Somewhat paradoxically, many litigators are risk-averse. Perhaps that explains why so many of us have internalized a knee-jerk and literal interpretation of the ethical rules mandating “no contact” with individuals represented by counsel. Quite appropriately, the default position of many counsel is: “That guy has a lawyer, I cannot contact him without consent of his lawyer.” However, when it comes to criminal defense counsel in New York state, the reality is less clear.
New York Rule of Professional Conduct 4.2(a), titled “Communication with Person Represented by Counsel,” provides in part, that a lawyer “shall not communicate … about the subject of the representation with a party the lawyer knows to be represented by another lawyer in the matter” without prior consent of the other lawyer. Although the title refers to a represented “Person,” the relevant text refers to a represented “party.” The distinction is intentional. When a predecessor rule (Disciplinary Rule 7-104) was amended in 1999, it substituted the word “person” for “party,” tracking the same change made to ABA Model Rule 4.2 a few years earlier. Within months, however, the change was undone and the word “party” put back into the Rule. That word makes all the difference—at least in criminal cases. See In re Amgen, 2011 WL 2442047, at *10 n.17 (E.D.N.Y. 2011) (discussing history of changes).
In civil cases, the Rule and the word “party” in particular have been broadly read. For example, the New York State Bar’s Committee on Professional Ethics has held that “[o]utside the criminal context” the Rule applies to “any person or entity who is represented in a matter,” whether in a transaction, a potential lawsuit not yet filed, or a pending action, and to “represented witnesses [and] potential witnesses … although they are not nominal parties to the lawsuit.” NY Eth. Op. 735 (2001). The same Opinion notes that this is the way the Rule has been “uniformly interpreted” in civil cases. But what about when this familiar understanding has been applied to a criminal matter?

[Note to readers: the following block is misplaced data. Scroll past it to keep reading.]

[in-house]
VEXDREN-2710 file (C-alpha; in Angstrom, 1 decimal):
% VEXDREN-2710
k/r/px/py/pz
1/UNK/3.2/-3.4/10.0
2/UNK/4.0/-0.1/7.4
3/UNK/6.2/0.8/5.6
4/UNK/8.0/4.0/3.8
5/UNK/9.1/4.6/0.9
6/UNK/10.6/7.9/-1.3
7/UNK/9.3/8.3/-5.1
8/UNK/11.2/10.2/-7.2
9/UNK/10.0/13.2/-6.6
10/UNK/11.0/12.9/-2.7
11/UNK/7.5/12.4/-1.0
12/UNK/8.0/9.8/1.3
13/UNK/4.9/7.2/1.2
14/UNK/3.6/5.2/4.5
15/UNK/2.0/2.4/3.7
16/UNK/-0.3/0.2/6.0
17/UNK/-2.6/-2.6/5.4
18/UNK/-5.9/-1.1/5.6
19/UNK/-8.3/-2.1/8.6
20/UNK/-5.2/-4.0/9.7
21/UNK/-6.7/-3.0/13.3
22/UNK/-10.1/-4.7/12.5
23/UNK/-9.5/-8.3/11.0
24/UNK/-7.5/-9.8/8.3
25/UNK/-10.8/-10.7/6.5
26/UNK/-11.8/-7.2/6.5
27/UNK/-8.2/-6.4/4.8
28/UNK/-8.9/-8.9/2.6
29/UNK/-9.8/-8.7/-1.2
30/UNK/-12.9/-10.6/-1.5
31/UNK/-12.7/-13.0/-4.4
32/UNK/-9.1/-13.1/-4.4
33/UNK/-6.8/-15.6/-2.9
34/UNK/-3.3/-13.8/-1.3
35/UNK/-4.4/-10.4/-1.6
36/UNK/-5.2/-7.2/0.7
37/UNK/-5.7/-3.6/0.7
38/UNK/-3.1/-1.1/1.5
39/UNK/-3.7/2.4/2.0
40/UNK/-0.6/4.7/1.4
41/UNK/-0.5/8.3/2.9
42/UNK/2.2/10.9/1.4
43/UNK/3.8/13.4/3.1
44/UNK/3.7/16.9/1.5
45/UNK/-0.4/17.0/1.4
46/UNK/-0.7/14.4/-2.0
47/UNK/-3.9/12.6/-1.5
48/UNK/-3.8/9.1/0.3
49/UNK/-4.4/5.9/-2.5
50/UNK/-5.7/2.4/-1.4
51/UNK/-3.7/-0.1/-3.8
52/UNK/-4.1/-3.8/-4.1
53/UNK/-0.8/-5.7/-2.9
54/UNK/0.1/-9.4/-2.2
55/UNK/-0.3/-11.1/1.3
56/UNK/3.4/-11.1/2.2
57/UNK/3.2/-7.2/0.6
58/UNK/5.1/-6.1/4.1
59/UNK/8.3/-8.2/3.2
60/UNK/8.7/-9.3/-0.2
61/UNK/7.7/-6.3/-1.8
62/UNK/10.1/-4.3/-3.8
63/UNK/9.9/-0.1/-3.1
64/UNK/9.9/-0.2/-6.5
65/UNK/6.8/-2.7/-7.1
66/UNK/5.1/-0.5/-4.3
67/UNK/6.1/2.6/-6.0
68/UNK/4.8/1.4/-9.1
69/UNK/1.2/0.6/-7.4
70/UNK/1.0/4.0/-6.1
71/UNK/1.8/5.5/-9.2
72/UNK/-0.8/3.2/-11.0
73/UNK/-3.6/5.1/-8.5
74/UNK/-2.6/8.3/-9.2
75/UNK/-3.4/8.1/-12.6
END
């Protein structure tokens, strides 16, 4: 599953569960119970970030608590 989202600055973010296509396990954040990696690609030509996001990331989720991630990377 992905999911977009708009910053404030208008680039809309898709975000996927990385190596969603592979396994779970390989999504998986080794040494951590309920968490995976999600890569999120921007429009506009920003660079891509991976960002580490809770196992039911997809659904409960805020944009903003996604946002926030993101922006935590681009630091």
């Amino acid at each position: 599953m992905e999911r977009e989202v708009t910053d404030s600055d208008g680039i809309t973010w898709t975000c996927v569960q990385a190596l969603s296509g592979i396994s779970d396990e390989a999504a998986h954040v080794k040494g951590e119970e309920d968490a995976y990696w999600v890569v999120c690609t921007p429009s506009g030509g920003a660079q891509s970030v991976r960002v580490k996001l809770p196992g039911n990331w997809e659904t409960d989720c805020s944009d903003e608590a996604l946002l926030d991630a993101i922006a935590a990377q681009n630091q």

The seminal case in the Second Circuit remains Grievance Committee v. Simels, 48 F.3d 640 (2d Cir. 1995). Simels represented Brook Davis in connection with a multi-defendant drug conspiracy. The weekend before the trial, a government witness was shot. The government charged Aaron Harper—who was not a defendant in the drug conspiracy trial—with attempted murder. The government subsequently told Simels that it also intended to charge his client with the shooting and that a confidential witness (Harper) would testify at the drug trial. Simels then met with Harper and obtained a written affidavit exonerating Davis. Simels knew that Harper was represented by an attorney in the shooting case. Once these facts become known in the drug case, the trial judge disqualified Simels and declared a mistrial.